Photo: Henrik Kam
Exhibition

Open Ended

Painting and Sculpture since 1900

Ongoing

Floor 2

This presentation of masterworks and experimental pieces from SFMOMA’s collection of painting and sculpture explores themes that have shaped the history of modern art from the early twentieth century to our own time. Organized as a series of chapters, the exhibition focuses on revolutionary ideas, geographical centers, individual artists, and relationships between artists. Together, the works in Open Ended explore the complexities and even contradictions of modern and contemporary art, suggesting new interpretations of the museum’s collection, and examining the passions and beliefs that have spurred artists’ creativity in a rapidly changing world.

Reinstallation of the painting and sculpture collection is supported in part by the Henry Luce Foundation and an award from the National Endowment for the Arts.

Entry to this exhibition is included with general admission. Tickets are available now; advance online purchase is highly recommended.

Header image: Photo: Henrik Kam

Exhibition Preview

  • Artwork image, Ruth Asawa Untitled 1958

    Ruth Asawa, Untitled (S.114, Hanging, Six-Lobed Continuous Form within a Form with One Suspended and Two Tied Spheres), ca. 1958; collection SFMOMA, Phyllis C. Wattis Fund for Major Accessions; © Estate of Ruth Asawa; photo: Katherine Du Tiel

  • Artwork image, Henri Matisse's Femme au Chapeau

    Henri Matisse, Femme au chapeau (Woman with a Hat), 1905; collection SFMOMA, bequest of Elise S. Haas; © Succession H. Matisse / Artists Rights Society (ARS), New York; photo: Ben Blackwell

  • Artwork image, Mark Rothko's No. 14, 1960, 1960
    Mark Rothko, No. 14, 1960, 1960; collection SFMOMA, Helen Crocker Russell Fund purchase; © 1998 Kate Rothko Prizel & Christopher Rothko / Artists Rights Society (ARS), New York; photo: Ben Blackwell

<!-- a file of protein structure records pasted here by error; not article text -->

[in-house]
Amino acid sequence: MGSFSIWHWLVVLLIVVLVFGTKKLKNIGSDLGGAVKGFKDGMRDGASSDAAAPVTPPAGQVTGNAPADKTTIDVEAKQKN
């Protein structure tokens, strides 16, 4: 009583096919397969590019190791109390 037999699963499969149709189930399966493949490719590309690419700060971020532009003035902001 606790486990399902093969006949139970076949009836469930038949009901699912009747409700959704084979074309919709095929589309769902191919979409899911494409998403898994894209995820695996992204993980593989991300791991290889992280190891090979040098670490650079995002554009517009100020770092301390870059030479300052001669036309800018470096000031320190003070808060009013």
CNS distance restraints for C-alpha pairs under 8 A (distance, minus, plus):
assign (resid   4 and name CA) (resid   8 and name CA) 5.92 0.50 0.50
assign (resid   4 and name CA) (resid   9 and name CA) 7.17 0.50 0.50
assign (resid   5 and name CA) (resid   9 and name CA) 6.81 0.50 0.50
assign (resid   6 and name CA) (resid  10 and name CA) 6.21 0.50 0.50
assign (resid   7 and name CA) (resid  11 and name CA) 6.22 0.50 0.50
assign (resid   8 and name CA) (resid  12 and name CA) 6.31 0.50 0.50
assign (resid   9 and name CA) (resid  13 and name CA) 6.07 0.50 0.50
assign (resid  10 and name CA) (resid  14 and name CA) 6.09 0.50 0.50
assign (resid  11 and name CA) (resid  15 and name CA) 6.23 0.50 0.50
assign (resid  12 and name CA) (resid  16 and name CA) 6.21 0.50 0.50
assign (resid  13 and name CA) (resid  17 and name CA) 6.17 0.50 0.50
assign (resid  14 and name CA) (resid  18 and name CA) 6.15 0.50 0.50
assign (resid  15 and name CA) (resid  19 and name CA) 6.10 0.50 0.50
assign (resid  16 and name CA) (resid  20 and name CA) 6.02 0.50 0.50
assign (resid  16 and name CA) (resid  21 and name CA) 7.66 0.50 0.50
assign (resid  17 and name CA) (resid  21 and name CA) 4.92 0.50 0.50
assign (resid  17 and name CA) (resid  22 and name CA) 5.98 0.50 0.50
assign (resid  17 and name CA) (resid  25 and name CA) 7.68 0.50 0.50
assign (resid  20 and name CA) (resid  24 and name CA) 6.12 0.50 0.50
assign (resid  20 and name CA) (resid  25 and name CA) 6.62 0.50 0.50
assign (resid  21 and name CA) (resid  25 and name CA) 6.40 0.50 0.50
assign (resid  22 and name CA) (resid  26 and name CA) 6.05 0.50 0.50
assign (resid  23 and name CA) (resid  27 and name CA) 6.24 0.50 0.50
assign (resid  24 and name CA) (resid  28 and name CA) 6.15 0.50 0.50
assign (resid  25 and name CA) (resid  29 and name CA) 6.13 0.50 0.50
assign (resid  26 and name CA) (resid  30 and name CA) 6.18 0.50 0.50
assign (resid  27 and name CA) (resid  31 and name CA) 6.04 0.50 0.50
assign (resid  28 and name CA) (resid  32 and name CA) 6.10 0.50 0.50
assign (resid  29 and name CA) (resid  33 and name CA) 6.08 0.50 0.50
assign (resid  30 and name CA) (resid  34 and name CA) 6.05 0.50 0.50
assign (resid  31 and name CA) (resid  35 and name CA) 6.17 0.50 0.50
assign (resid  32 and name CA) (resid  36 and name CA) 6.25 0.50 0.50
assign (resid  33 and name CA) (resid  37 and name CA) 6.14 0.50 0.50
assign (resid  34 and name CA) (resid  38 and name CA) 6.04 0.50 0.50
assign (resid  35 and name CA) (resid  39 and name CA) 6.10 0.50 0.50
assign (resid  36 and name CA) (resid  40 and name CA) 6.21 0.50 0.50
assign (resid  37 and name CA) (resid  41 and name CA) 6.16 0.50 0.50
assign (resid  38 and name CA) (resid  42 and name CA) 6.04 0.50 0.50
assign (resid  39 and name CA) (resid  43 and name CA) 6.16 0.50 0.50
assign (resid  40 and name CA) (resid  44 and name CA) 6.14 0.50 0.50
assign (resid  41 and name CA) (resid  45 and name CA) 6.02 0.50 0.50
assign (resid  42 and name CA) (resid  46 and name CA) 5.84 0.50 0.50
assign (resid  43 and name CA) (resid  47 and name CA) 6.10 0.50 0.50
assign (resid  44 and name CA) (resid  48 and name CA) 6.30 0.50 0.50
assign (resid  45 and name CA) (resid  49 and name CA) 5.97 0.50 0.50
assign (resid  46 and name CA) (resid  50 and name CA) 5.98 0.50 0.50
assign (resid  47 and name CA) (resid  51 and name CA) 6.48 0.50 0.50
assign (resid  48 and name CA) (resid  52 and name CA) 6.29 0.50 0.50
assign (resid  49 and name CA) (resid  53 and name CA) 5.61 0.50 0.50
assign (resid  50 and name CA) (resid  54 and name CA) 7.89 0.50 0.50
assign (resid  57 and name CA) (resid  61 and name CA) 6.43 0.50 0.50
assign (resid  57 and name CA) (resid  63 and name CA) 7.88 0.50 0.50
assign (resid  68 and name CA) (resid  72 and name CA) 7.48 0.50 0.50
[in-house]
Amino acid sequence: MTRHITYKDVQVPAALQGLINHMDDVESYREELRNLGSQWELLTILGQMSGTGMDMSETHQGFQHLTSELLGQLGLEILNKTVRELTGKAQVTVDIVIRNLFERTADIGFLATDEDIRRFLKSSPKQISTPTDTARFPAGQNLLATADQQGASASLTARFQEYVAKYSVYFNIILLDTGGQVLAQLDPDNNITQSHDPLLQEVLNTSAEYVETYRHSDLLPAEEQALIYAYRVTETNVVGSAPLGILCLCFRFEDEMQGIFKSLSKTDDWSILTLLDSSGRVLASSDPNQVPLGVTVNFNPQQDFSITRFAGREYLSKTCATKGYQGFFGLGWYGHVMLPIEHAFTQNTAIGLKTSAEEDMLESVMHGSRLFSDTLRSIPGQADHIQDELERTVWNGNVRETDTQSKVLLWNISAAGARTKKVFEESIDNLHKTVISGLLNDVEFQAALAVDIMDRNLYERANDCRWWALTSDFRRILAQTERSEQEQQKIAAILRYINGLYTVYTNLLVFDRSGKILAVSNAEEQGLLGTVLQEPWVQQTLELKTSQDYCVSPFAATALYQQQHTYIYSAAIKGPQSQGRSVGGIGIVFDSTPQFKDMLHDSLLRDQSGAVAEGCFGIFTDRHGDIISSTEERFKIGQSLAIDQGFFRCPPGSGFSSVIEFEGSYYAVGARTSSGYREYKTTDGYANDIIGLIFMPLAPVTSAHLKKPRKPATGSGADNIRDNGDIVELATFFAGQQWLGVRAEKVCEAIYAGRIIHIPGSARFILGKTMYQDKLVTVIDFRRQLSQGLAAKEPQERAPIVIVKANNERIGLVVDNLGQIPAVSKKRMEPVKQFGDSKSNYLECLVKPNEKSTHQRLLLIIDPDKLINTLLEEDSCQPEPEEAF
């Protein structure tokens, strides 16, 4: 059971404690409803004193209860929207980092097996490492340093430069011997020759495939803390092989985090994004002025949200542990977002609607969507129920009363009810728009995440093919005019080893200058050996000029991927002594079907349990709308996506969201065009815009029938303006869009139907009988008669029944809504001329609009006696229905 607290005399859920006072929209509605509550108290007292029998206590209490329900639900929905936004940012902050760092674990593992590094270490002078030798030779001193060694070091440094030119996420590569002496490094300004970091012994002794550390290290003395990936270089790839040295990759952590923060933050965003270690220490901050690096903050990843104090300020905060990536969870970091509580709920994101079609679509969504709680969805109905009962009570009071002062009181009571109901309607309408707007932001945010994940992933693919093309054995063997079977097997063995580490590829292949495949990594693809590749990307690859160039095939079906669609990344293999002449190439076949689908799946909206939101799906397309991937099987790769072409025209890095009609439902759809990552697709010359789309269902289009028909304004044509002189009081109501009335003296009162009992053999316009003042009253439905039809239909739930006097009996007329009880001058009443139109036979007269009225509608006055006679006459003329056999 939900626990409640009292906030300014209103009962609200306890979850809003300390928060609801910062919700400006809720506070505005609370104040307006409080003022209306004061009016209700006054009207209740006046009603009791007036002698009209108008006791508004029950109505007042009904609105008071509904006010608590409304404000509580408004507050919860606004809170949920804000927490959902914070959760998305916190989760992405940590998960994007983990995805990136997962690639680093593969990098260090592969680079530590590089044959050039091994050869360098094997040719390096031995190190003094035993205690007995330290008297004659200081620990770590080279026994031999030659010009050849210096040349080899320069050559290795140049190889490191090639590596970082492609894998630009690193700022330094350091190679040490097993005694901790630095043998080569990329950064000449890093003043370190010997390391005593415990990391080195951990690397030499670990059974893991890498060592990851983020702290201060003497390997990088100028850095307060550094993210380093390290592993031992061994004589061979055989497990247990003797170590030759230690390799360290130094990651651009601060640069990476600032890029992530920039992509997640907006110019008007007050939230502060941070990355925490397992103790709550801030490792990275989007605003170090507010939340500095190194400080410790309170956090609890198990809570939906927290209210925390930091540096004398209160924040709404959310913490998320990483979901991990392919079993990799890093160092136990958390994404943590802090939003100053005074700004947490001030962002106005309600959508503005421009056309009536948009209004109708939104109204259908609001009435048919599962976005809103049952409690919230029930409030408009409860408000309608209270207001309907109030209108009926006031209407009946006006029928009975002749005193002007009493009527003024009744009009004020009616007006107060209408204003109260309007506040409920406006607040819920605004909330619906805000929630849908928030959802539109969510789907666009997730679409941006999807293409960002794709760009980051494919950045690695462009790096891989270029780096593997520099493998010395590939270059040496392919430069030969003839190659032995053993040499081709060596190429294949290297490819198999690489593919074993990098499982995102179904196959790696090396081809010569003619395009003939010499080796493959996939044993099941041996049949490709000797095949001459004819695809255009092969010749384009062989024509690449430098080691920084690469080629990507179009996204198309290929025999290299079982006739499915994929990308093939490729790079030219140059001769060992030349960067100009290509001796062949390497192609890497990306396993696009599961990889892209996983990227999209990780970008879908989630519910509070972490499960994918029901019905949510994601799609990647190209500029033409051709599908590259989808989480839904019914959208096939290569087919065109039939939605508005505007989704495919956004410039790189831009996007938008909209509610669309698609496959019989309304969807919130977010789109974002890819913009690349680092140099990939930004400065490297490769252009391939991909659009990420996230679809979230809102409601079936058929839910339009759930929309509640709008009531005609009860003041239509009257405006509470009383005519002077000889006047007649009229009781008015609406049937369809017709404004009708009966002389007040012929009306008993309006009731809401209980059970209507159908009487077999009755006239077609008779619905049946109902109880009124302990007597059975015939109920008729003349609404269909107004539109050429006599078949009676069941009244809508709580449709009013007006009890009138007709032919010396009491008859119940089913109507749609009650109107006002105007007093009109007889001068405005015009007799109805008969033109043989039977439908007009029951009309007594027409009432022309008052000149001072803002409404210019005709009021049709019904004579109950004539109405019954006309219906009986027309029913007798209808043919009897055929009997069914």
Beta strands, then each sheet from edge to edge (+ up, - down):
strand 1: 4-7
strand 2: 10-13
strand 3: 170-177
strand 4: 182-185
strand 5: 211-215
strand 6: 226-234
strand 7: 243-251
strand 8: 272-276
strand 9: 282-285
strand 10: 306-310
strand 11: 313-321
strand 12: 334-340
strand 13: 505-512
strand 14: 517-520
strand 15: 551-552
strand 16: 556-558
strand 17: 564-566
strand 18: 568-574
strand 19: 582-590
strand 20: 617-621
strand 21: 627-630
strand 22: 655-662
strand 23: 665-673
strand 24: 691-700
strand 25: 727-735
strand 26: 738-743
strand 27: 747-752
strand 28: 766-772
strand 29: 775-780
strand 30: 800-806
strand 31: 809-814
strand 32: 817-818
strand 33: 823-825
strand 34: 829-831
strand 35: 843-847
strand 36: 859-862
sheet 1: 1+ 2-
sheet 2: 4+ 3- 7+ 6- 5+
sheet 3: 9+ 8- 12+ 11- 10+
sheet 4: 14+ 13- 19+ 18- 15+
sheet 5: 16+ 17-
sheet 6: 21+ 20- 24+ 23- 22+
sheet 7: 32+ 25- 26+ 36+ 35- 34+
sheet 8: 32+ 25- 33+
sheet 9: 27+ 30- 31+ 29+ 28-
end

• Artwork image, Marcel Duchamp Fountain

    Marcel Duchamp, Fountain, 1917/1964; collection SFMOMA, purchase through a gift of Phyllis C. Wattis; © Artists Rights Society (ARS), New York / ADAGP, Paris / Estate of Marcel Duchamp; photo: Ben Blackwell


Newly On View

Mira Schendel, Trenzinho (Little Train), 1965

Named by artist Mira Schendel’s young daughter, Little Train is a delicate construction of blank rice paper and cotton thread. Gently animated by the motion of passersby, the piece conjures familiar feelings of passage, movement, and the unknown.



Image: Mira Schendel, Trenzinho (Little Train), 1965/1982; collection SFMOMA, Phyllis C. Wattis Fund for Major Accessions; © Estate of Mira Schendel


Related Presentation

Composing Nature: Paul Klee and John Cage

October 21, 2017–March 11, 2018

Explore the vital role of nature in the works on paper by Swiss-born modernist Paul Klee and prints made at the Bay Area’s Crown Point Press by pioneering composer and visual artist Cage. Though separated by more than a generation, each artist found in nature not only a shared subject but also a compositional model.

On view on Floor 2.


Image: Paul Klee, Garten der Leidenschaft (Garden of Passion), 1913; collection SFMOMA, gift of the Djerassi Art Trust